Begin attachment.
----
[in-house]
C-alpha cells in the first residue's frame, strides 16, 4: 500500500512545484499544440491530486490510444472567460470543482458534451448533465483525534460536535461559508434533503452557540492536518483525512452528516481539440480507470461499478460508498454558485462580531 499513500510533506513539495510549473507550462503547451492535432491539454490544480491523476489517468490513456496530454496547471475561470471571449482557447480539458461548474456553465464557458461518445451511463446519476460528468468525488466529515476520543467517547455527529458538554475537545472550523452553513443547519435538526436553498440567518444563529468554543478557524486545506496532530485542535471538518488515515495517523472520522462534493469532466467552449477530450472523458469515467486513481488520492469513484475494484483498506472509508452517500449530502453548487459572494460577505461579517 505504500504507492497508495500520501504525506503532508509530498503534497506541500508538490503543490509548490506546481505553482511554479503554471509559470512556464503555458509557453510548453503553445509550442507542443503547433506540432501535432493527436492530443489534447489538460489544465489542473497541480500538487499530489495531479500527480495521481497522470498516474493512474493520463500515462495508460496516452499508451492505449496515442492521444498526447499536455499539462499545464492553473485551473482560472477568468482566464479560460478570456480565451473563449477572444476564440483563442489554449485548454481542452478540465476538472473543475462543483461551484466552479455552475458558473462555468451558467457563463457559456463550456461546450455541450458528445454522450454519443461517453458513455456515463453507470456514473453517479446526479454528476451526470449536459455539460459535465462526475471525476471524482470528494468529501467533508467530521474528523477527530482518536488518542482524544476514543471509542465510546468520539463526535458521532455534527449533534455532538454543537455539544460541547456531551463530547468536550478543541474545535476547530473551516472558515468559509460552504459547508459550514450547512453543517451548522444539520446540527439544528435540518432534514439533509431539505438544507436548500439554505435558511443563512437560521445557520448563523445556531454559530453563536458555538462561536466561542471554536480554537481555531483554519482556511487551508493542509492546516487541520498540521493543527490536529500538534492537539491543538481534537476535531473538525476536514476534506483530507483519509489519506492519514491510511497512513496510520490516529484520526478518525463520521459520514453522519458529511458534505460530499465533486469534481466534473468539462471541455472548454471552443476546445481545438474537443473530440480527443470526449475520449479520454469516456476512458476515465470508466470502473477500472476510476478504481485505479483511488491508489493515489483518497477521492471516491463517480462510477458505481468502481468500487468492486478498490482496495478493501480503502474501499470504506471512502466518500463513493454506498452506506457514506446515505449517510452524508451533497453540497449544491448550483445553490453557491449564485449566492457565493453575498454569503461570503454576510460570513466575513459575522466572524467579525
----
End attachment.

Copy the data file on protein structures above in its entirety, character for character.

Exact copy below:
[in-house]
C-alpha cells in the first residue's frame, strides 16, 4: 500500500512545484499544440491530486490510444472567460470543482458534451448533465483525534460536535461559508434533503452557540492536518483525512452528516481539440480507470461499478460508498454558485462580531 499513500510533506513539495510549473507550462503547451492535432491539454490544480491523476489517468490513456496530454496547471475561470471571449482557447480539458461548474456553465464557458461518445451511463446519476460528468468525488466529515476520543467517547455527529458538554475537545472550523452553513443547519435538526436553498440567518444563529468554543478557524486545506496532530485542535471538518488515515495517523472520522462534493469532466467552449477530450472523458469515467486513481488520492469513484475494484483498506472509508452517500449530502453548487459572494460577505461579517 505504500504507492497508495500520501504525506503532508509530498503534497506541500508538490503543490509548490506546481505553482511554479503554471509559470512556464503555458509557453510548453503553445509550442507542443503547433506540432501535432493527436492530443489534447489538460489544465489542473497541480500538487499530489495531479500527480495521481497522470498516474493512474493520463500515462495508460496516452499508451492505449496515442492521444498526447499536455499539462499545464492553473485551473482560472477568468482566464479560460478570456480565451473563449477572444476564440483563442489554449485548454481542452478540465476538472473543475462543483461551484466552479455552475458558473462555468451558467457563463457559456463550456461546450455541450458528445454522450454519443461517453458513455456515463453507470456514473453517479446526479454528476451526470449536459455539460459535465462526475471525476471524482470528494468529501467533508467530521474528523477527530482518536488518542482524544476514543471509542465510546468520539463526535458521532455534527449533534455532538454543537455539544460541547456531551463530547468536550478543541474545535476547530473551516472558515468559509460552504459547508459550514450547512453543517451548522444539520446540527439544528435540518432534514439533509431539505438544507436548500439554505435558511443563512437560521445557520448563523445556531454559530453563536458555538462561536466561542471554536480554537481555531483554519482556511487551508493542509492546516487541520498540521493543527490536529500538534492537539491543538481534537476535531473538525476536514476534506483530507483519509489519506492519514491510511497512513496510520490516529484520526478518525463520521459520514453522519458529511458534505460530499465533486469534481466534473468539462471541455472548454471552443476546445481545438474537443473530440480527443470526449475520449479520454469516456476512458476515465470508466470502473477500472476510476478504481485505479483511488491508489493515489483518497477521492471516491463517480462510477458505481468502481468500487468492486478498490482496495478493501480503502474501499470504506471512502466518500463513493454506498452506506457514506446515505449517510452524508451533497453540497449544491448550483445553490453557491449564485449566492457565493453575498454569503461570503454576510460570513466575513459575522466572524467579525